The leaves did not make a sound upon falling, but the way they were piling up over the thin layer of water made it look like a rainy afternoon. Despite the absence of raindrops, the rain would always make him melancholic. Resisting the sadness that threatened to overcome him, he quickened his steps and went into a bar, asking the waiter to hurry. That was it. Noticing the questioning look hovering above the bow tie, he realized the lack of precision in his order. He laughed and corrected himself: Vodka.

It hadn’t been three minutes since the last time he checked his smartphone to see if there was any mail, but he repeated the automatic action again. There was only an ad in his inbox about garden supplies on sale. Lately, he just didn’t have the spirits to work on the garden or anything like it. He returned the cell phone to the pocket and corrected his unnecessary haste as well. He sat at a table that was the closest to a stand with newspapers and magazines and noticed that there were some books available to customers. He thought the initiative to be interesting, even though he wondered whether alcohol would mix well with the written pages.

He drank it all up at once and paid for his drink. Before leaving, he checked the books that were arranged on the small bookcase near the window. The weather was unstable on the other side of the glass.

Taking a stroll without deciding on a goal or precise path seemed like a good way to fill in that planless time. The streets were crowded and the park was sprinkled with colors: An euphoric girl eating a popsicle, laughter, street vendors selling different kinds of trinkets. His shirt was sticking to the skin in no time. He envied the easy-going fellows that had the audacity to tie their shirts around their heads and enjoy the heat while sipping something cold. In his case, allowing himself a few moments of inactivity under a willow tree by the side of the lake, enveloped by the faint green tone he knew so well from his childhood, was eccentric enough.

The setting was an invitation to start reading. Among the books available―Harlequin novels, philosophy, Cervantes, Drummond―he selected an old edition of The Autumn of The Patriarch as company. At the edge of the park, there were some spots on the grass under the shade that were far away enough from the agitated children and dogs. There he found some comfortable seats and got close to silence. Still, the movement of restless people under the sun in all its exuberance was incessant.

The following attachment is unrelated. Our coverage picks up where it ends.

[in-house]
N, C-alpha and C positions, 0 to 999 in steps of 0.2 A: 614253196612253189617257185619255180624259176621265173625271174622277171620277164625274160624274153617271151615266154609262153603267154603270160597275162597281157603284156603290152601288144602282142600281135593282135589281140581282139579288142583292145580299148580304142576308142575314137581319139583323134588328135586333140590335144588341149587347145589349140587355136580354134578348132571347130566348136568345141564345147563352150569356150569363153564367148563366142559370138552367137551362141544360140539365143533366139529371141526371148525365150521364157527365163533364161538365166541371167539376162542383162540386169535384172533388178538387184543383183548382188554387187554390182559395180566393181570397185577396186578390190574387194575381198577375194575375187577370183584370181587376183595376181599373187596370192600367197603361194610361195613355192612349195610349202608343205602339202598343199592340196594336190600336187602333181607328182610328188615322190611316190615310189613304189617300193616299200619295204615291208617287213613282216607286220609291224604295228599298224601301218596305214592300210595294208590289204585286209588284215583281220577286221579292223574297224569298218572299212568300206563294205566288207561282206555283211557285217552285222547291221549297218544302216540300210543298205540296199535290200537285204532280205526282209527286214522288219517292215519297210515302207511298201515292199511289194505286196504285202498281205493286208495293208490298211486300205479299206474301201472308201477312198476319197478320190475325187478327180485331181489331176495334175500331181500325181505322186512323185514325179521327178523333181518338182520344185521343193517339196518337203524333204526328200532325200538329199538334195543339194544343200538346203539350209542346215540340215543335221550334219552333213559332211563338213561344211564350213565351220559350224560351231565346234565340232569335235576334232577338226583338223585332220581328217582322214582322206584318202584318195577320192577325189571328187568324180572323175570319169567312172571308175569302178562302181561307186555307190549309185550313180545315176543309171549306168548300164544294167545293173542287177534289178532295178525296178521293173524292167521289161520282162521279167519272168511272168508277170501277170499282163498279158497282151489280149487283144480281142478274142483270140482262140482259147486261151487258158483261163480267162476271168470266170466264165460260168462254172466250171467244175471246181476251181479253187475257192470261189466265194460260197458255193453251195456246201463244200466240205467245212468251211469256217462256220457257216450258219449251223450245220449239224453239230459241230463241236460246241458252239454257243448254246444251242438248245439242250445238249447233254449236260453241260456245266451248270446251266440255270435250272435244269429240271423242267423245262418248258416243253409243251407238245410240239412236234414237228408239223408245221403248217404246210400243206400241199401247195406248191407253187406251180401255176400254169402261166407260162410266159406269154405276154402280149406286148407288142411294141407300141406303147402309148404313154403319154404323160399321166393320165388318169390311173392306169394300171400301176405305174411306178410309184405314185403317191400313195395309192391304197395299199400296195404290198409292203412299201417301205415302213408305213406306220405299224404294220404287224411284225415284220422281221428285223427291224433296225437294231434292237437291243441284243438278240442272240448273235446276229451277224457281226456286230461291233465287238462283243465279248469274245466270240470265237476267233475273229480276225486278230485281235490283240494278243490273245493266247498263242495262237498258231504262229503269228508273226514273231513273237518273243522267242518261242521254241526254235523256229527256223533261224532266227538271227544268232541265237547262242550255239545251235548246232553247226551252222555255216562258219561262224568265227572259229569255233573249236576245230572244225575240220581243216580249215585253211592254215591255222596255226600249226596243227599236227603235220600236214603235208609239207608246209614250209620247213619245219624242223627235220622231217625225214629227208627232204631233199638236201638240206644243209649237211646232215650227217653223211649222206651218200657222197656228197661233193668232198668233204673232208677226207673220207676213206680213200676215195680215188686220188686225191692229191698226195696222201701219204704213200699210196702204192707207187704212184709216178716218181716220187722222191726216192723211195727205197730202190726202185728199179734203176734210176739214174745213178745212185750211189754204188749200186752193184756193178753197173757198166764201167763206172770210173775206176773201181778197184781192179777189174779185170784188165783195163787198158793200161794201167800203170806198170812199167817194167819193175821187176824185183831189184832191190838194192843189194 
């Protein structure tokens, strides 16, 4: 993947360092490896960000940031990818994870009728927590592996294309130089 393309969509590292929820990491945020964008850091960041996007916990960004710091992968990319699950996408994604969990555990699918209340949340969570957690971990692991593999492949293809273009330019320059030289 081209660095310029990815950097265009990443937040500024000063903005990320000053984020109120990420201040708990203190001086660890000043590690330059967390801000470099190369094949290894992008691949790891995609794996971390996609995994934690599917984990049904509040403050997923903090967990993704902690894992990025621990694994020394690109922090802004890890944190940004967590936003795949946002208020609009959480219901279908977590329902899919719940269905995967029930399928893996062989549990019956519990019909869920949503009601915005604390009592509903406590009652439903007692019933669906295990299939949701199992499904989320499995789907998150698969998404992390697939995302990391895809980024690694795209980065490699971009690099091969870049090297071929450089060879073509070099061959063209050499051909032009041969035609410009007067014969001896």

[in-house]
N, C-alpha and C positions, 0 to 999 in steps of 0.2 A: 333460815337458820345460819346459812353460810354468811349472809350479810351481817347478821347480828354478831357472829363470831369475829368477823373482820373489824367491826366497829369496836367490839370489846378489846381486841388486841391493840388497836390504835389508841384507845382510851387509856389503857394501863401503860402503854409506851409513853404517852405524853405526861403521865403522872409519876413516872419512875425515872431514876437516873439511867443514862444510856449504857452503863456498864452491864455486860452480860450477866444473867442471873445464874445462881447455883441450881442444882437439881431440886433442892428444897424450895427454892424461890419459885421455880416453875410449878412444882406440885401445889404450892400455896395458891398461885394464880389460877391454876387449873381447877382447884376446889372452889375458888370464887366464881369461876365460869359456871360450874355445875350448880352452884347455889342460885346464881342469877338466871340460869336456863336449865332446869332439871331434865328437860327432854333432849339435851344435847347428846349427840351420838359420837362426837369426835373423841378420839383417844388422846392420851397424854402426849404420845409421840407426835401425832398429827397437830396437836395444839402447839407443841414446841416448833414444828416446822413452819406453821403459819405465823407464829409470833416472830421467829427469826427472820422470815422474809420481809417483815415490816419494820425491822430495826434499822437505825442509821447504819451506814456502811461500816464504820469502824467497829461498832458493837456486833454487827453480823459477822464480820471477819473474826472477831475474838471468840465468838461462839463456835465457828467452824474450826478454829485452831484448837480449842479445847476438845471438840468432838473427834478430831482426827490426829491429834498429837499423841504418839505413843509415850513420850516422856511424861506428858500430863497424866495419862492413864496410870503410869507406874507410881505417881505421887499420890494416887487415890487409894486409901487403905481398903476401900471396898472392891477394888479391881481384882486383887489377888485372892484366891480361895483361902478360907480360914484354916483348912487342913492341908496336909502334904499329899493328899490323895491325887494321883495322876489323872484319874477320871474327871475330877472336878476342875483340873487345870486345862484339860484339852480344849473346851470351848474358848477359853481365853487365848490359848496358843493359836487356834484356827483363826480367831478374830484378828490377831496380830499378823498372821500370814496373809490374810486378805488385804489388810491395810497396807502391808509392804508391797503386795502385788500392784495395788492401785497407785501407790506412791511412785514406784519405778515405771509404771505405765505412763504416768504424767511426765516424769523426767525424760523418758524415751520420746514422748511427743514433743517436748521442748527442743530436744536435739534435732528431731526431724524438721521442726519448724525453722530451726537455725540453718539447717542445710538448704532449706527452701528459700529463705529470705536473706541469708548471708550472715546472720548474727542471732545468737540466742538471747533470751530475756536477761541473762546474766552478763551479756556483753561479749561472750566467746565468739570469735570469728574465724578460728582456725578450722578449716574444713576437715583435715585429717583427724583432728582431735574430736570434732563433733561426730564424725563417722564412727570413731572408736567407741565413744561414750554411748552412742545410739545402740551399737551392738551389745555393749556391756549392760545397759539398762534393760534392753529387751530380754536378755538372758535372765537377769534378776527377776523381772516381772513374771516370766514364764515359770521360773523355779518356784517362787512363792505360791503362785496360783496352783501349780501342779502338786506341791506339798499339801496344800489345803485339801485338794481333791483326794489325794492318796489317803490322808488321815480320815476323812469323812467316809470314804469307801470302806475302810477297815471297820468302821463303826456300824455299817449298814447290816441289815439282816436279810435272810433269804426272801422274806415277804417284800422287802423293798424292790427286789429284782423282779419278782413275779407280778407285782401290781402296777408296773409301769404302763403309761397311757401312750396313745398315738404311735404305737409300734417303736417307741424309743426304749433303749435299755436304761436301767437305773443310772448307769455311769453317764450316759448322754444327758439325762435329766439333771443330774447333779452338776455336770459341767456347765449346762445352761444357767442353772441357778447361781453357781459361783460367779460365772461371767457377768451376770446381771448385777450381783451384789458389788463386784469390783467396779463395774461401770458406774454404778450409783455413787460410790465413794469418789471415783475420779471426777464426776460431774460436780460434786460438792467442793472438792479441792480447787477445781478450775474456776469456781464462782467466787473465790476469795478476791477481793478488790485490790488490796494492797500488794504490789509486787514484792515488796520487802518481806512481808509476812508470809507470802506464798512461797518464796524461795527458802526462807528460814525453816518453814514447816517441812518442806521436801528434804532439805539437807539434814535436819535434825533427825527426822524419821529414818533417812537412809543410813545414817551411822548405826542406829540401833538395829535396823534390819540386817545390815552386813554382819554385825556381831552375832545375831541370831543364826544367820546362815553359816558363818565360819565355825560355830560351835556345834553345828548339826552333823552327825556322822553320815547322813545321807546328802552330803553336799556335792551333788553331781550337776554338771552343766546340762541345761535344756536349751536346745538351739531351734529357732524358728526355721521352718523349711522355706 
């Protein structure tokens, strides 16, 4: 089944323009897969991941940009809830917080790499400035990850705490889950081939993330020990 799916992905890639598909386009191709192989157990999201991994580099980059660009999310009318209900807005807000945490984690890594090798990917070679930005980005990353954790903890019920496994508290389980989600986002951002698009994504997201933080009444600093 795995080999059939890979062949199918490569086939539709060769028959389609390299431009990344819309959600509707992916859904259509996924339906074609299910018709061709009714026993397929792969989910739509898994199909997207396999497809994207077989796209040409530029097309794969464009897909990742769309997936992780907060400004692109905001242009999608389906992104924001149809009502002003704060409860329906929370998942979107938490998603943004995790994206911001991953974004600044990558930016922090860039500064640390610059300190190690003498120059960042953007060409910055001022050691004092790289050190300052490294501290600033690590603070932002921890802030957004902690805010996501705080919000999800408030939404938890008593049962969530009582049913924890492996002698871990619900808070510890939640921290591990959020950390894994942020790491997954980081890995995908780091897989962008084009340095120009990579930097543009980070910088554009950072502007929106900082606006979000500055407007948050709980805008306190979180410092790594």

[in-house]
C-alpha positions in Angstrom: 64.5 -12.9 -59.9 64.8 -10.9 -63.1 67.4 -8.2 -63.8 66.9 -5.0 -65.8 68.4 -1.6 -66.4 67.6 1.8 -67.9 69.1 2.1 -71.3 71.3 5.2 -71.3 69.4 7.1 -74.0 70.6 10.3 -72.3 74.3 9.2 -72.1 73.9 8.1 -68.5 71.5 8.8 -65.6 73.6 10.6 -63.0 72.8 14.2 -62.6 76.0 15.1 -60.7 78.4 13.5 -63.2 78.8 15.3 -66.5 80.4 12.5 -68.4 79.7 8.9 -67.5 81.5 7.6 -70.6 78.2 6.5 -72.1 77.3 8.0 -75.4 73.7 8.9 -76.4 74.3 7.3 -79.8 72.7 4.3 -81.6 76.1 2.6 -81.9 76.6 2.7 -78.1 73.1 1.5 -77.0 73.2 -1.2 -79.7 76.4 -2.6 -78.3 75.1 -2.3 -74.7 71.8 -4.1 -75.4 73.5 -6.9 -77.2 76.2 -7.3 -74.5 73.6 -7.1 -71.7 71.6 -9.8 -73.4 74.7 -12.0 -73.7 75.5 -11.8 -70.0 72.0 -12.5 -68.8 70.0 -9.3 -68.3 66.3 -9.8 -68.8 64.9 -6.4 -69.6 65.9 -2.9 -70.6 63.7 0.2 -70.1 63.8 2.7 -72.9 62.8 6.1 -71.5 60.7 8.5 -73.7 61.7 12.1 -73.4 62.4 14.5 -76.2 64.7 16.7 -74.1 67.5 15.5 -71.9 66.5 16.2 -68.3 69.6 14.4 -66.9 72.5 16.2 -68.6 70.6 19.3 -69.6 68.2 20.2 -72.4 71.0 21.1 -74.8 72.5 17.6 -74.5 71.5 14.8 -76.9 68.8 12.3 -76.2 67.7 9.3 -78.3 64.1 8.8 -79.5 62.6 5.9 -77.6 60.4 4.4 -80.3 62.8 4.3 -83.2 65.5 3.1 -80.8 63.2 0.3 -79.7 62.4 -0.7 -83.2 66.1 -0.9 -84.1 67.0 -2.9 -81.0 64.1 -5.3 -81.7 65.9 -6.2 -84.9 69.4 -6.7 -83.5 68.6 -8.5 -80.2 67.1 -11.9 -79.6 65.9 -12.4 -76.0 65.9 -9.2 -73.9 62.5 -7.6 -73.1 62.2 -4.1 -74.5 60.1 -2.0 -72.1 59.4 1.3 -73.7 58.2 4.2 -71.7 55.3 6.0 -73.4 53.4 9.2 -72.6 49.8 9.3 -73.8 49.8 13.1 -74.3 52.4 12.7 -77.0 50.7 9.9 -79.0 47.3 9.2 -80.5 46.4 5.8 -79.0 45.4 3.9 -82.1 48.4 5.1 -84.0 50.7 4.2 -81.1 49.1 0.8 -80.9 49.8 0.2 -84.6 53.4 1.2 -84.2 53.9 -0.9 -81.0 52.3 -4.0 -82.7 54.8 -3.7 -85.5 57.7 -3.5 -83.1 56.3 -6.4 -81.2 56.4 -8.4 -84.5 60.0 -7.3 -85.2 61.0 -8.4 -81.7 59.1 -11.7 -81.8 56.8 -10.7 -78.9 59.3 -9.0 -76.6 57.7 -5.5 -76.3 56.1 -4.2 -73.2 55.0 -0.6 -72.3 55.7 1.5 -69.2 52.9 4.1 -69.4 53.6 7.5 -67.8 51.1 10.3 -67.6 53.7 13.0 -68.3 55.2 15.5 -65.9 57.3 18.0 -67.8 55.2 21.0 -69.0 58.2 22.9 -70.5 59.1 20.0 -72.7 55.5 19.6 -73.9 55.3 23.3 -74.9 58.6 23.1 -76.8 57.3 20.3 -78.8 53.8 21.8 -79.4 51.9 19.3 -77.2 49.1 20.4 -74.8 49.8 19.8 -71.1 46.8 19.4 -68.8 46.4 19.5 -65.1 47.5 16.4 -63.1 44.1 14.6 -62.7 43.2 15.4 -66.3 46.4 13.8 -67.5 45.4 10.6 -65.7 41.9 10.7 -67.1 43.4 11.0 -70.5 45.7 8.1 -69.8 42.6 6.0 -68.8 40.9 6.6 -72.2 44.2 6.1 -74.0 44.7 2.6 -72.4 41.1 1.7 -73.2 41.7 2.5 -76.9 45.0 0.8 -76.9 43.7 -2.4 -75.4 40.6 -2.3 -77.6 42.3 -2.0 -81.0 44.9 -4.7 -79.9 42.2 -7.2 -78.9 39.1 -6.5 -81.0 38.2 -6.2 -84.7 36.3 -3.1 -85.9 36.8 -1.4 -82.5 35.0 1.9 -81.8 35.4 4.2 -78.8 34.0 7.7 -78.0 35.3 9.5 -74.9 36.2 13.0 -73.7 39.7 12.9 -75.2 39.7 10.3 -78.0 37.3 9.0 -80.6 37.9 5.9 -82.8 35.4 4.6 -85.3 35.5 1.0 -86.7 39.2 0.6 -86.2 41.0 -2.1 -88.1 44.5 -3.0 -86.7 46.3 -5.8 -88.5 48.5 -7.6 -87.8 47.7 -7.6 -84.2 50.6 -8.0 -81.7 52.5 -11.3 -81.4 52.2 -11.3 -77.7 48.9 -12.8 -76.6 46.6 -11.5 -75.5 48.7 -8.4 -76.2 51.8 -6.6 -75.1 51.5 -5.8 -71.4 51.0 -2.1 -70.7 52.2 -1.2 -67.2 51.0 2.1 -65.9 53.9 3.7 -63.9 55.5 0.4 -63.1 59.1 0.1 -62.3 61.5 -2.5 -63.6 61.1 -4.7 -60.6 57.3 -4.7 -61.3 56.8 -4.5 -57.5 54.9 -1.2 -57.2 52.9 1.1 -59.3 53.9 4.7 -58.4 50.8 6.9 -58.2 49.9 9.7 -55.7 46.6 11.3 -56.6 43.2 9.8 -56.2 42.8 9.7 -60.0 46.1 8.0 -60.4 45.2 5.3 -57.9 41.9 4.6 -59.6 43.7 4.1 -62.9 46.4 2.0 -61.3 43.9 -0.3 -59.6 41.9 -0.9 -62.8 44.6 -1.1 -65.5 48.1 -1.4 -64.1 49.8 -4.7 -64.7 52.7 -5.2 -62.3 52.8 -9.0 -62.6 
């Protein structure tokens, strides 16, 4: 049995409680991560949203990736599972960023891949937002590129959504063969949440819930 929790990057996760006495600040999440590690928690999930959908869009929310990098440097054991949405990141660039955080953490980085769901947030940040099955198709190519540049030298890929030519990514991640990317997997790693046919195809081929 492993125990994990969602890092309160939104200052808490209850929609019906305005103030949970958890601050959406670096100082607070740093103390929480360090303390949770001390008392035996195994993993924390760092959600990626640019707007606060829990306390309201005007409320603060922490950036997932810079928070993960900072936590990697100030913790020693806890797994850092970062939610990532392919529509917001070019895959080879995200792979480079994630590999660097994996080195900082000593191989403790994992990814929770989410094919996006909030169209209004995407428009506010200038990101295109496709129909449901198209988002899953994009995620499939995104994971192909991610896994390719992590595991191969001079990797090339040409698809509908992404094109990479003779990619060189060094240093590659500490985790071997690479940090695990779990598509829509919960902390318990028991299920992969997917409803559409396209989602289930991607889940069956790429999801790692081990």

He went through quite a few pages, but the narrative tone conflicted with the temperature that surrounded him, like a creeper sprightly growing during the raining season.

His will to read wasn’t strong enough, so he was content to just sit and watch life before his eyes. Still, he didn’t let go of his hardcover book―an impeccable edition. He recalled the careful handwriting he used to sign the books he received as a gift from the time he was a child. Back to the house where he grew up, settled on the porch, he enjoyed the quietness of not having to give orders or complete any tasks. The mild temperature he found there made him understand that his actions were unnecessary, whether at work or in maintaining his little eccentricities―the way he folded his shirts or organized his books on the bookshelf.

Sitting back at the old chair, he closed his eyes to enjoy his recent discoveries. The book fell to the ground and woke him up, but it didn’t make his smile fade upon remembering the dream he was having: He was a boy and enjoyed a multi-color swirl lollipop while his mother watered the garden where the lilies started to bloom.

Give a title and share this story